My favorite of the many wonderful stories that our charming guide, Benjamin, told us on the tour was of Maurice Drouhin during World War II. Maurice was part of the French Resistance, and upon discovering this, the Gestapo came to the winery to arrest him. Maurice escaped by dashing through the passageways of the cellar, ducking out a hidden door (we walked through the passage and past the door that he used in his getaway) and running to the nearby Hôtel Dieu, where he was hidden from the Germans and avoided capture successfully. In gratitude for sheltering him, Maurice would later donate to the Hospices de Beaune a parcel of Drouhin’s famous Clos du Mouches vineyard. Each year, Maison Joseph Drouhin produces wine from the vines in that parcel, which is sold in the annual Hospices wine auction, the proceeds of which benefit the Hospices. (See previous post for more info on the Hospices de Beaune and the auction.)
We tasted six wines at Drouhin; three whites (2012 Saint Véran, 2010 Chablis Premier Cru and 2010 Puligny-Montrachet) and three reds (2011 Côtes de Beaune, 2011 Vosne-Romanée and 2009 Beaune Premier Cru). I never cease to be intrigued at how the exact same grape type – Chardonnay for white and Pinot Noir for the reds – can taste so very different due to terroir, method of winemaking, length of aging, etc. My two favorites of the tasting were the Chablis (lovely minerality with just a hint of citrus and floral notes) and the Vosne-Romanée (delicious balance of flint, mushroom and forest floor). My souvenir to remember the visit? A bottle of the Vosne-Romanée, of course!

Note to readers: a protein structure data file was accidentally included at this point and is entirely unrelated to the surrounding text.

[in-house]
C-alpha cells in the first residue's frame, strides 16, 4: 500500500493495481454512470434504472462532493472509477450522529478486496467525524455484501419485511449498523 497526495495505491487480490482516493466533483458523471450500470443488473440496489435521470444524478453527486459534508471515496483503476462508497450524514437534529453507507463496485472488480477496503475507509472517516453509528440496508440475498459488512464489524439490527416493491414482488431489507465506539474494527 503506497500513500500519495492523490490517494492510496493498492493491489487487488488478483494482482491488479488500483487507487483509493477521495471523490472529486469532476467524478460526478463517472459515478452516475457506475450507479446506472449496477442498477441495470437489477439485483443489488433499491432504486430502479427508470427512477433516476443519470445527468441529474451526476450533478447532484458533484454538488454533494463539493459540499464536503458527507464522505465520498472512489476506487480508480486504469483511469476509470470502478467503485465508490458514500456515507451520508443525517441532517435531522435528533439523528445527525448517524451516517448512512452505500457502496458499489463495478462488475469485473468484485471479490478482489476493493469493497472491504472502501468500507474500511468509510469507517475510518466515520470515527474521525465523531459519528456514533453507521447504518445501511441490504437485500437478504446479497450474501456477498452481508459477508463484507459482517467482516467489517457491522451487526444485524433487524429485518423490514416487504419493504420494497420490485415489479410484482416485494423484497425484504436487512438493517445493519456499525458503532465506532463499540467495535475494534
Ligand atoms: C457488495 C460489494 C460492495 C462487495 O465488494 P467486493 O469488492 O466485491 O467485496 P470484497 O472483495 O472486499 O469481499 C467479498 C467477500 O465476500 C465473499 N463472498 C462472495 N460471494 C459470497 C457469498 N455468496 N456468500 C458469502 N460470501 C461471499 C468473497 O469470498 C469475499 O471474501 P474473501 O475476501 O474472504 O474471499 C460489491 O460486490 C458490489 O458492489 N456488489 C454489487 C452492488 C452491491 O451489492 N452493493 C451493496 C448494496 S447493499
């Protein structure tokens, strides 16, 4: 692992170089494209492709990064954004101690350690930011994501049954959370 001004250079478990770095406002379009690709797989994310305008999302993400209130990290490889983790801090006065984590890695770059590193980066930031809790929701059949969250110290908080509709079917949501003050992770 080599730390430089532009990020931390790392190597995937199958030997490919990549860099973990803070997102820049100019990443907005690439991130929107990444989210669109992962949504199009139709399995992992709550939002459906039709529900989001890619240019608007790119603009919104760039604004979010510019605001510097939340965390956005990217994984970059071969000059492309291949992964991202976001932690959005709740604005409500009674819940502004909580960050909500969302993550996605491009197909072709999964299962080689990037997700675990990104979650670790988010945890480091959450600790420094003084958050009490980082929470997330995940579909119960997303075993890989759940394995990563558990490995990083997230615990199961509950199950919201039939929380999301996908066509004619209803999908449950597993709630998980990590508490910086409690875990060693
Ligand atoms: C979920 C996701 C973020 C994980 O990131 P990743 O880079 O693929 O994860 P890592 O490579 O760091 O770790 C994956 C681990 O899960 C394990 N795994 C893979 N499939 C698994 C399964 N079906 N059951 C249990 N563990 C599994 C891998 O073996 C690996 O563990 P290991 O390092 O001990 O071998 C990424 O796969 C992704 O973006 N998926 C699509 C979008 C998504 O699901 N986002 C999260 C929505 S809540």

Tasting and Tour of Patriarche
Patriarche was the first of several “self-guided” cellar tours that I took. Once I convinced myself not to freak out and run screaming from the dark, damp depths of the cellar maze, I actually had quite an enjoyable experience. Like Drouhin, Patriarche is located in the historic old town of Beaune, and was just a short walk from my flat on Place Monge. The cellars are in the former Convent of the Sisters of the Visitation, which was purchased by the founder of Patriarche, Jean-Baptiste Patriarche (a winegrower from just down the road in Savigny-les-Beaune), in 1796.